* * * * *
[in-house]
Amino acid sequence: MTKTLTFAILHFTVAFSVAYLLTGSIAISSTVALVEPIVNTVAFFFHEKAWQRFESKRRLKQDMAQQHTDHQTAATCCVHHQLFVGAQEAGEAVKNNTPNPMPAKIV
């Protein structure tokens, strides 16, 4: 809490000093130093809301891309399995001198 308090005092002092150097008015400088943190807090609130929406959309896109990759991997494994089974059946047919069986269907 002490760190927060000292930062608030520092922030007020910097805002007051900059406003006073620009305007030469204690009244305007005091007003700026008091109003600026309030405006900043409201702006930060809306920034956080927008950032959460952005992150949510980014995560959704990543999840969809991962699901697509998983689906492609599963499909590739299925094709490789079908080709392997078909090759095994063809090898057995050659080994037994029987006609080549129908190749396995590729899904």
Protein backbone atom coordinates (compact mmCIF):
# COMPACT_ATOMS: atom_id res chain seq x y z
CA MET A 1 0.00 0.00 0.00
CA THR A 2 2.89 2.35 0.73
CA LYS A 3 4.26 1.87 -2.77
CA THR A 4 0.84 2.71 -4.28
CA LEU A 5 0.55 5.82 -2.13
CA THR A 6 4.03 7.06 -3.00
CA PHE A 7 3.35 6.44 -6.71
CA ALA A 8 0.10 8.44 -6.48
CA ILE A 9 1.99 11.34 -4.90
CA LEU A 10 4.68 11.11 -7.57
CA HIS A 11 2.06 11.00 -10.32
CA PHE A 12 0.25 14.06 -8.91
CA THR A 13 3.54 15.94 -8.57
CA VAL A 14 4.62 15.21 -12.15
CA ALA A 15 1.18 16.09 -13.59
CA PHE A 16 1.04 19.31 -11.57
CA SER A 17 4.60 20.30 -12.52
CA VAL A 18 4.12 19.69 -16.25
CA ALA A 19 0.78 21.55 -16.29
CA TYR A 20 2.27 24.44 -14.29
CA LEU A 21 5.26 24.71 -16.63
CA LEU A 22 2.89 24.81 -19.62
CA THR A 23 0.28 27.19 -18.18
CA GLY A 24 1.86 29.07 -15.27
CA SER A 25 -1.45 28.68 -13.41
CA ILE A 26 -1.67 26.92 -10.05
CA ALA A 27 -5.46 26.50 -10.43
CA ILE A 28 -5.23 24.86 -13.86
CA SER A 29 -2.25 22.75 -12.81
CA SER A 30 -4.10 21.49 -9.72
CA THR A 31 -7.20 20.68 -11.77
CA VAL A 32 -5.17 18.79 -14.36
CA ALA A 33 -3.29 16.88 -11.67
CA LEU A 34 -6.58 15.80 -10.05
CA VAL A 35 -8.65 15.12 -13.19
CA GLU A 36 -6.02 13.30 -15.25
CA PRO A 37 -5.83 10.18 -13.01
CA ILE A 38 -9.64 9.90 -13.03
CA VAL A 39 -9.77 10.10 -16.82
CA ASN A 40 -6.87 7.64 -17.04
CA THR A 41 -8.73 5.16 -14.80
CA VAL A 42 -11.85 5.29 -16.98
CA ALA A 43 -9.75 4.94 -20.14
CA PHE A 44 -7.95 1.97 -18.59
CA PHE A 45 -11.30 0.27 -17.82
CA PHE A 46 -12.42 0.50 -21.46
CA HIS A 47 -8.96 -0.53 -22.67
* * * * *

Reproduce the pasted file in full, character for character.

[in-house]
Amino acid sequence: MTKTLTFAILHFTVAFSVAYLLTGSIAISSTVALVEPIVNTVAFFFHEKAWQRFESKRRLKQDMAQQHTDHQTAATCCVHHQLFVGAQEAGEAVKNNTPNPMPAKIV
């Protein structure tokens, strides 16, 4: 809490000093130093809301891309399995001198 308090005092002092150097008015400088943190807090609130929406959309896109990759991997494994089974059946047919069986269907 002490760190927060000292930062608030520092922030007020910097805002007051900059406003006073620009305007030469204690009244305007005091007003700026008091109003600026309030405006900043409201702006930060809306920034956080927008950032959460952005992150949510980014995560959704990543999840969809991962699901697509998983689906492609599963499909590739299925094709490789079908080709392997078909090759095994063809090898057995050659080994037994029987006609080549129908190749396995590729899904």
Protein backbone atom coordinates (compact mmCIF):
# COMPACT_ATOMS: atom_id res chain seq x y z
CA MET A 1 0.00 0.00 0.00
CA THR A 2 2.89 2.35 0.73
CA LYS A 3 4.26 1.87 -2.77
CA THR A 4 0.84 2.71 -4.28
CA LEU A 5 0.55 5.82 -2.13
CA THR A 6 4.03 7.06 -3.00
CA PHE A 7 3.35 6.44 -6.71
CA ALA A 8 0.10 8.44 -6.48
CA ILE A 9 1.99 11.34 -4.90
CA LEU A 10 4.68 11.11 -7.57
CA HIS A 11 2.06 11.00 -10.32
CA PHE A 12 0.25 14.06 -8.91
CA THR A 13 3.54 15.94 -8.57
CA VAL A 14 4.62 15.21 -12.15
CA ALA A 15 1.18 16.09 -13.59
CA PHE A 16 1.04 19.31 -11.57
CA SER A 17 4.60 20.30 -12.52
CA VAL A 18 4.12 19.69 -16.25
CA ALA A 19 0.78 21.55 -16.29
CA TYR A 20 2.27 24.44 -14.29
CA LEU A 21 5.26 24.71 -16.63
CA LEU A 22 2.89 24.81 -19.62
CA THR A 23 0.28 27.19 -18.18
CA GLY A 24 1.86 29.07 -15.27
CA SER A 25 -1.45 28.68 -13.41
CA ILE A 26 -1.67 26.92 -10.05
CA ALA A 27 -5.46 26.50 -10.43
CA ILE A 28 -5.23 24.86 -13.86
CA SER A 29 -2.25 22.75 -12.81
CA SER A 30 -4.10 21.49 -9.72
CA THR A 31 -7.20 20.68 -11.77
CA VAL A 32 -5.17 18.79 -14.36
CA ALA A 33 -3.29 16.88 -11.67
CA LEU A 34 -6.58 15.80 -10.05
CA VAL A 35 -8.65 15.12 -13.19
CA GLU A 36 -6.02 13.30 -15.25
CA PRO A 37 -5.83 10.18 -13.01
CA ILE A 38 -9.64 9.90 -13.03
CA VAL A 39 -9.77 10.10 -16.82
CA ASN A 40 -6.87 7.64 -17.04
CA THR A 41 -8.73 5.16 -14.80
CA VAL A 42 -11.85 5.29 -16.98
CA ALA A 43 -9.75 4.94 -20.14
CA PHE A 44 -7.95 1.97 -18.59
CA PHE A 45 -11.30 0.27 -17.82
CA PHE A 46 -12.42 0.50 -21.46
CA HIS A 47 -8.96 -0.53 -22.67